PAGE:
In an alternative explanation, the low Lewis acidity for BF3 is attributed to the relative weakness of the bond in the adducts F3B-L. ["Group V Chalcogenide Complexes of Boron Trihalides" Boorman, P. M.; Potts, D. Canadian. Journal of Chemistry (Rev. can. chim.) volume 52, (1974) pp 2016-2020] [cite journal | author = T. Brinck, J. S. Murray and P. Politzer | title = A computational analysis of the bonding in boron trifluoride and boron trichloride and their complexes with ammonia | year = 1993 | journal =
Inorg. Chem.| volume = 32 | issue = 12 | pages = 2622–2625 | doi = 10.1021/ic00064a008]
Boron trifluoride reacts with water to give
boric acid,and fluoroboric acid: and [HF] The reaction commences with the formation of the aquo adduct, H2O-BF3, which then loses HF::4 BF3 + 3 H2O → 3 HBF4 + "B(OH)3"
The heavier trihalides do not undergo analogous reactions, possibly the lower stability of the tetrahedral ions BX4- (X = Cl, Br). Because of the high acidity of fluoroboric acid, the fluoroborate ion can be used to isolate particularly electrophilic cations, such as
diazoniumions, that are otherwise difficult to isolate as solids.
Boron trifluoride is corrosive. Suitable metals for equipment handling boron trifluoride include
stainless steel, monel, and hastelloy. In presence of moisture it corrodes steel, including stainless steel. It reacts with polyamides. Polytetrafluoroethylene, polychlorotrifluoroethylene, polyvinylidene fluoride, and polypropyleneshow satisfactory resistance. The grease used in the equipment should be fluorocarbonbased, as boron trifluoride reacts with the hydrocarbon-based ones. [cite web | publisher = Air Liquide| url = http://encyclopedia.airliquide.com/encyclopedia.asp?GasID=68 | work = Gas Encyclopedia | title = Boron trifluoride]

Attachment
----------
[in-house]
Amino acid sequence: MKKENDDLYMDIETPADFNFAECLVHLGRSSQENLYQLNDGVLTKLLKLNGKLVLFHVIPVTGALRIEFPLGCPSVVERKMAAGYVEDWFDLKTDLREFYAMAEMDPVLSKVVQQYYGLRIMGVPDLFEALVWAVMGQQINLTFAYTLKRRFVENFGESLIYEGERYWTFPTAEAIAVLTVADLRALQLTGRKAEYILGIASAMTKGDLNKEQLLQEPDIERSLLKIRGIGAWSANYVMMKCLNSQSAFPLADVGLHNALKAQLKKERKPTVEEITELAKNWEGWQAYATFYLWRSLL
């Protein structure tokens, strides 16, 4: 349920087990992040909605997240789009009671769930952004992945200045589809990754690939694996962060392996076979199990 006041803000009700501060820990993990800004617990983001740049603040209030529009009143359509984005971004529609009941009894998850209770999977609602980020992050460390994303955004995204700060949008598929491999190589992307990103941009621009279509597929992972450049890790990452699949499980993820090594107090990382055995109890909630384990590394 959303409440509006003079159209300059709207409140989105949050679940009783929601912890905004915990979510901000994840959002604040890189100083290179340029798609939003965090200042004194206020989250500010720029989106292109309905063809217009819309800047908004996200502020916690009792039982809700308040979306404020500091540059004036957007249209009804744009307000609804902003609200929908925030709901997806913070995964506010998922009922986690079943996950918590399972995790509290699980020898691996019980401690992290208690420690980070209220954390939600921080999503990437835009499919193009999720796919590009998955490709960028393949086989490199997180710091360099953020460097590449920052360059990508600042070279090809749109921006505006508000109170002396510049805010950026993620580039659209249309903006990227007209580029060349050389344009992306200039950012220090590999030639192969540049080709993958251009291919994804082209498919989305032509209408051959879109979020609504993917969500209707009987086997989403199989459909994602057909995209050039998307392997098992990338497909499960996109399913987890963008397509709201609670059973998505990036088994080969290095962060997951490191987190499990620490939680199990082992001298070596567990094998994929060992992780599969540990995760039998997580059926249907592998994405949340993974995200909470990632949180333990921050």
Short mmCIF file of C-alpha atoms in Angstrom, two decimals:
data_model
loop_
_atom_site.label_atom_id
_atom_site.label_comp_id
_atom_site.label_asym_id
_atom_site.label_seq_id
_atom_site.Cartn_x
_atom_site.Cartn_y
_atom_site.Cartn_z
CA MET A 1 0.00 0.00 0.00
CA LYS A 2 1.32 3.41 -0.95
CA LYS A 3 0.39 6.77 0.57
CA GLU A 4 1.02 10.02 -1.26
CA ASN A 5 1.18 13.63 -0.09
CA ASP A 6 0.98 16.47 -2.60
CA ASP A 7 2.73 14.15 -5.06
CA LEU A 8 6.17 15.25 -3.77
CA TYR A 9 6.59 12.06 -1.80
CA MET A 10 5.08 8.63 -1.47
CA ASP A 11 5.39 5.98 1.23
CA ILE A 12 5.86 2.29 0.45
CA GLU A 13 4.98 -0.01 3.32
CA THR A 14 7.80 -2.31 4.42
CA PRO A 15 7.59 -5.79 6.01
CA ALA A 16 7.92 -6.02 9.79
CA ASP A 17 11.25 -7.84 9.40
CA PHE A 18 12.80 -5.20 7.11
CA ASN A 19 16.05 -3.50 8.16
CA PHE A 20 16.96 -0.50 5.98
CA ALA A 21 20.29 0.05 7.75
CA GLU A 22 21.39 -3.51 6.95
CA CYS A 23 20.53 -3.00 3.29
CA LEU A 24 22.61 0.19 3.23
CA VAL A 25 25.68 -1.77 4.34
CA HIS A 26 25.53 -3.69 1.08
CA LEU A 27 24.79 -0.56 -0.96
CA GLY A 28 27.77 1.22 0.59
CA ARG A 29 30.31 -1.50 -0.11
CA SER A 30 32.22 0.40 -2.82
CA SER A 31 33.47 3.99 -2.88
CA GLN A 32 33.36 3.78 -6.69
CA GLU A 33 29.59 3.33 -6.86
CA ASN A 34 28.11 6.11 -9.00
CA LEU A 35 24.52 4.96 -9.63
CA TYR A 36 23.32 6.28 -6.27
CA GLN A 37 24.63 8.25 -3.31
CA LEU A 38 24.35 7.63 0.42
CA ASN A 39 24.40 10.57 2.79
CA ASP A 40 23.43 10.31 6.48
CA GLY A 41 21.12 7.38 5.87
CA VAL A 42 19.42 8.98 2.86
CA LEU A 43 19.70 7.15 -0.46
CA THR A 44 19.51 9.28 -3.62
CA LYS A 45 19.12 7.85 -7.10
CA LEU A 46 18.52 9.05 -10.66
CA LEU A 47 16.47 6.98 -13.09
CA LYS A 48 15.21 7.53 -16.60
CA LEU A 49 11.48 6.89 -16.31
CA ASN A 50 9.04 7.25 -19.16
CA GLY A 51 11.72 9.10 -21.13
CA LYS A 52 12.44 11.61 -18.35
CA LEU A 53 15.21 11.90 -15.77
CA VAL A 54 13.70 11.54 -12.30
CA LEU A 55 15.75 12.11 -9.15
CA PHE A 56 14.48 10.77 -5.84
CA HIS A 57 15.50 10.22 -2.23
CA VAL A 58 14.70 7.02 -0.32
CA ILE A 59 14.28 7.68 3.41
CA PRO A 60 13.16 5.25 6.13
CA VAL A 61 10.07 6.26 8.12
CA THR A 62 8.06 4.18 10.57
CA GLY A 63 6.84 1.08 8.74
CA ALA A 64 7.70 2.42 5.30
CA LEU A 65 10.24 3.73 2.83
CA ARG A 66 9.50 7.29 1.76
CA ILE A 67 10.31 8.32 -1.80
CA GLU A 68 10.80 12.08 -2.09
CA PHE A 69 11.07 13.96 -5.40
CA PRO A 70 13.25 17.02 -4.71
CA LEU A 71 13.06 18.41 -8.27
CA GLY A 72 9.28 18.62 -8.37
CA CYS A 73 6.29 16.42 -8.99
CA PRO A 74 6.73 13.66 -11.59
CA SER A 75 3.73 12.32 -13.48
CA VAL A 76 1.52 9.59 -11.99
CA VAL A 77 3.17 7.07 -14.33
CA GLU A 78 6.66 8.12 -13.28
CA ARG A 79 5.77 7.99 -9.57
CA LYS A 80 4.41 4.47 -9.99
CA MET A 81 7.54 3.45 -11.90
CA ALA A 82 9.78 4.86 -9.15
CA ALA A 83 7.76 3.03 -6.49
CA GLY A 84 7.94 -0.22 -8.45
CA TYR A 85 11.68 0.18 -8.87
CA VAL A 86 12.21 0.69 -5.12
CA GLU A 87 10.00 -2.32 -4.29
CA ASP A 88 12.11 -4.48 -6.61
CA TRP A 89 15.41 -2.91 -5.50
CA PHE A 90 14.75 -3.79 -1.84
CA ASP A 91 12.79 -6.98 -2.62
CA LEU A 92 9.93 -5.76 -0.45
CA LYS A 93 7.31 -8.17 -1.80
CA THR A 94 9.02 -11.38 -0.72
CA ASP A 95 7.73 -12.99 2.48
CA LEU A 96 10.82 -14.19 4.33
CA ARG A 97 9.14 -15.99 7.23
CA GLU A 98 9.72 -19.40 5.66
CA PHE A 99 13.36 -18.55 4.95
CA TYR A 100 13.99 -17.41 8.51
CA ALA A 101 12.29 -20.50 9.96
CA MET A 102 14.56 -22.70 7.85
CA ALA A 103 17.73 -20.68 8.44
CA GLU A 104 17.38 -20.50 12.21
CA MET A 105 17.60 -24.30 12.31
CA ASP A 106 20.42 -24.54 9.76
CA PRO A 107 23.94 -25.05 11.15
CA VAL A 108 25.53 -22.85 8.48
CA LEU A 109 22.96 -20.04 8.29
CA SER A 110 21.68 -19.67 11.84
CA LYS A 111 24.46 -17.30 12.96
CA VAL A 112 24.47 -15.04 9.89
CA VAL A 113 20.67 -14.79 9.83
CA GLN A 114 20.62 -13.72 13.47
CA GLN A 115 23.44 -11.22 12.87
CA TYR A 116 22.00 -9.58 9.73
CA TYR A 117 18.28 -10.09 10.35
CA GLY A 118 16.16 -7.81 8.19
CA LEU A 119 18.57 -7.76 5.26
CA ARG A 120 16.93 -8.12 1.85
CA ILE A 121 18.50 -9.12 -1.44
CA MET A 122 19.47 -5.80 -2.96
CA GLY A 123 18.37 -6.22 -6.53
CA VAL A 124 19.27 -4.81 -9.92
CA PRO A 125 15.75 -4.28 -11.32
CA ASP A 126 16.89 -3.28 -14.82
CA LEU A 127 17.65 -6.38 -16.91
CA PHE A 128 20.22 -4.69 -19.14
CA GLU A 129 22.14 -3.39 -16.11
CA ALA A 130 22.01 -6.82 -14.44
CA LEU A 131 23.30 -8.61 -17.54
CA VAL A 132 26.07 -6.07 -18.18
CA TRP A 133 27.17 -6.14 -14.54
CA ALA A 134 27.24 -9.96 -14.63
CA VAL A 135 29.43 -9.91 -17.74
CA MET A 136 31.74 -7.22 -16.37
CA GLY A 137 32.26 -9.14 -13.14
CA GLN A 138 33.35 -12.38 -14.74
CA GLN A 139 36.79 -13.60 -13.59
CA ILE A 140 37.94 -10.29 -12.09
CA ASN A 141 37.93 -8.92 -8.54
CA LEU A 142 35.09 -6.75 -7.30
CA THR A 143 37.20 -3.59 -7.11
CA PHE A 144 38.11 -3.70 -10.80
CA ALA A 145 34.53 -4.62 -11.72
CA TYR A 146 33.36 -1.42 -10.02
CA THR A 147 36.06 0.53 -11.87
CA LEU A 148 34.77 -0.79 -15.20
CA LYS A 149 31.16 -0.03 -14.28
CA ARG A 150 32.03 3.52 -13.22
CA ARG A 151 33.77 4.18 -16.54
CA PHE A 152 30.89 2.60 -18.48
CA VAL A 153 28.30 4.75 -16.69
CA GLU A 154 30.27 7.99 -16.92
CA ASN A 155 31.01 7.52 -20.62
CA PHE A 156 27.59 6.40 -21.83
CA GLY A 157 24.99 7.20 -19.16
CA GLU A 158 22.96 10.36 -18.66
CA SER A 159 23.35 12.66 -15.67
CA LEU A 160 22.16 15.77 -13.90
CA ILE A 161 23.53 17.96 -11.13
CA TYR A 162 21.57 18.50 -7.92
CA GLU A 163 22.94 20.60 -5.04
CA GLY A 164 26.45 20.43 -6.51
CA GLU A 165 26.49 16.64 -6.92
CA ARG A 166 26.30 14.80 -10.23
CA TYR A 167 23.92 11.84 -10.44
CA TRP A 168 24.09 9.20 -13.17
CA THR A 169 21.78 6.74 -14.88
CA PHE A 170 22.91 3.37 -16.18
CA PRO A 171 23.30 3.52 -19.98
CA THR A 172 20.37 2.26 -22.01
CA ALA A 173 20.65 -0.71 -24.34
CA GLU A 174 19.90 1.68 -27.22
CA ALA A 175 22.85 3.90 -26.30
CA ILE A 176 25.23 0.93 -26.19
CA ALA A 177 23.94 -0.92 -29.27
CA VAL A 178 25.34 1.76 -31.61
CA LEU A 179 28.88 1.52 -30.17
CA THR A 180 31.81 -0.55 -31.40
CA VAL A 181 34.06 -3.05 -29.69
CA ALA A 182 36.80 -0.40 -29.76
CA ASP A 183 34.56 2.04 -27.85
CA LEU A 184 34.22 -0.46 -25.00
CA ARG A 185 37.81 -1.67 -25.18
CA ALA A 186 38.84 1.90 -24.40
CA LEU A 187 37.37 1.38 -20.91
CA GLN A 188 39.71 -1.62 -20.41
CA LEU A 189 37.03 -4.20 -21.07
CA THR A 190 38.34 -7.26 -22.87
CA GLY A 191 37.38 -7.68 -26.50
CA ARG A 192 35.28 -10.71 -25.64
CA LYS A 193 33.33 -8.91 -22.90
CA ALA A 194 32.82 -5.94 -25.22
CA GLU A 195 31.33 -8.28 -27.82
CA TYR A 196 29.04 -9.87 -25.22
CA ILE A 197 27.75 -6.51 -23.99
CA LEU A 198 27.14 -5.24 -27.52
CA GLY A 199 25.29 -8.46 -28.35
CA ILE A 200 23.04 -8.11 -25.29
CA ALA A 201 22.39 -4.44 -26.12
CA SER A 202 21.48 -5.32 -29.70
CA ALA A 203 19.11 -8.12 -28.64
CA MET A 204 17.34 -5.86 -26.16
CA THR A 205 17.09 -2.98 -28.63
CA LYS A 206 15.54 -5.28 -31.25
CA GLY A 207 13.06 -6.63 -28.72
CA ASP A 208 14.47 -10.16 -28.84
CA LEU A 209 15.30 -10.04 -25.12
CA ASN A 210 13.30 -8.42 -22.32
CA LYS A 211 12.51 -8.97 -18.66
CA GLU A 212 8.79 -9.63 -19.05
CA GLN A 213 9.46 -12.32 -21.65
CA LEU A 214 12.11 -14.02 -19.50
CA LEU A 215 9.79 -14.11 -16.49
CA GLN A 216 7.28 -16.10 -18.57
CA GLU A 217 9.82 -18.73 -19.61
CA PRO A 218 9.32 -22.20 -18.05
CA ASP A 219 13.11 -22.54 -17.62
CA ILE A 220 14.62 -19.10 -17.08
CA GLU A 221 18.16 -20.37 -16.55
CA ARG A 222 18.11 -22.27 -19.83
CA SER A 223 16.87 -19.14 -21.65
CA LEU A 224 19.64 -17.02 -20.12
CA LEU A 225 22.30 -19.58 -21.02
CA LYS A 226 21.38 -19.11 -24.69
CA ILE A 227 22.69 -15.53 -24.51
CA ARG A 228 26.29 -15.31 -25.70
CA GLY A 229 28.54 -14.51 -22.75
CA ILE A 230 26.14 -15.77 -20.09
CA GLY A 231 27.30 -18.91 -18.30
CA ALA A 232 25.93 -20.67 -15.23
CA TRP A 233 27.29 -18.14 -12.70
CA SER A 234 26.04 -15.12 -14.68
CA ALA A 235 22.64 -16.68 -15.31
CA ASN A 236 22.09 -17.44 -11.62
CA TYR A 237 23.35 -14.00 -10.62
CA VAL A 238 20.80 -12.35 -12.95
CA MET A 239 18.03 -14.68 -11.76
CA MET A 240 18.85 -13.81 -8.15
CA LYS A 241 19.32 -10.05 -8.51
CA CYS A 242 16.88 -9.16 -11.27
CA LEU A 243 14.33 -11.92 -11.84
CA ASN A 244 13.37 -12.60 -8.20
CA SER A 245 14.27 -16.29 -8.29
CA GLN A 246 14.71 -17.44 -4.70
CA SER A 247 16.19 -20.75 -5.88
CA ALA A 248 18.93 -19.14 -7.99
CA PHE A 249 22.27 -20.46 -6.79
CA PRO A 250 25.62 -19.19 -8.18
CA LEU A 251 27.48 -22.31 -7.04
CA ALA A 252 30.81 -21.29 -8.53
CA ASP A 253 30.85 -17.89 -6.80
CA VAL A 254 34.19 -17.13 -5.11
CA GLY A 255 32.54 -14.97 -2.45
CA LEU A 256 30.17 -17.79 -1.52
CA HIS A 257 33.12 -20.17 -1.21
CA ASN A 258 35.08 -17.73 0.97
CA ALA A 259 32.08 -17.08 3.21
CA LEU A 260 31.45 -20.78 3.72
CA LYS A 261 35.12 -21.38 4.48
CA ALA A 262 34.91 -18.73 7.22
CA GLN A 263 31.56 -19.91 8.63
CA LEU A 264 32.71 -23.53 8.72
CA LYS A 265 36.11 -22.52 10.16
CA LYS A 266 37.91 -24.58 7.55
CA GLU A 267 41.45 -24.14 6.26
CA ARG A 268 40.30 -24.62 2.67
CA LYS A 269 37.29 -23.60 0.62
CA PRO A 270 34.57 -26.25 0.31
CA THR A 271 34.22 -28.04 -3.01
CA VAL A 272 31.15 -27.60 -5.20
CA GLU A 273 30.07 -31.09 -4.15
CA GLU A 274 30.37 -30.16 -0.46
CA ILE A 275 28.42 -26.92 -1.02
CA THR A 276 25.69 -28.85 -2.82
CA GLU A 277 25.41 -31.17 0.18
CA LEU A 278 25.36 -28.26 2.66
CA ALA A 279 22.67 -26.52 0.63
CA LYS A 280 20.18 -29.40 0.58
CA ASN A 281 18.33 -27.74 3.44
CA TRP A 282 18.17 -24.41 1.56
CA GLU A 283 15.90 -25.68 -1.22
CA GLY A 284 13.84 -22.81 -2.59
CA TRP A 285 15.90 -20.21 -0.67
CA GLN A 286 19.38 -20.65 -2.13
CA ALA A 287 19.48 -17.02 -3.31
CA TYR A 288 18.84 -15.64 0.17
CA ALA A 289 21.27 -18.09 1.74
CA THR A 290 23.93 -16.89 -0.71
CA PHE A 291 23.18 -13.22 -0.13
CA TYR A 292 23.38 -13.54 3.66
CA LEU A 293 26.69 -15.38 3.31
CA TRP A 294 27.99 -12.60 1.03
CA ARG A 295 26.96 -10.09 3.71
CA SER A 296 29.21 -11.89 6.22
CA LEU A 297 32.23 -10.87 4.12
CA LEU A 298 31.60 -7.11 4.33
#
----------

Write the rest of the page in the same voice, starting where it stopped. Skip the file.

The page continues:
* applied as
dopantin ion implantation
* p-type dopant for
epitaxially grown silicon
polymerisationreactions of unsaturated compounds. Example polyethers
* as a catalyst in some
isomerization, alkylation, esterification, condensation, Mukaiyama aldol addition, and other reactions.
* used in sensitive
* [http://www.npi.gov.au/database/substance-info/profiles/15.html National Pollutant Inventory - Boron and compounds fact sheet]
* [http://www.npi.gov.au/database/substance-info/profiles/44.html National Pollutant Inventory - Fluoride and compounds fact sheet]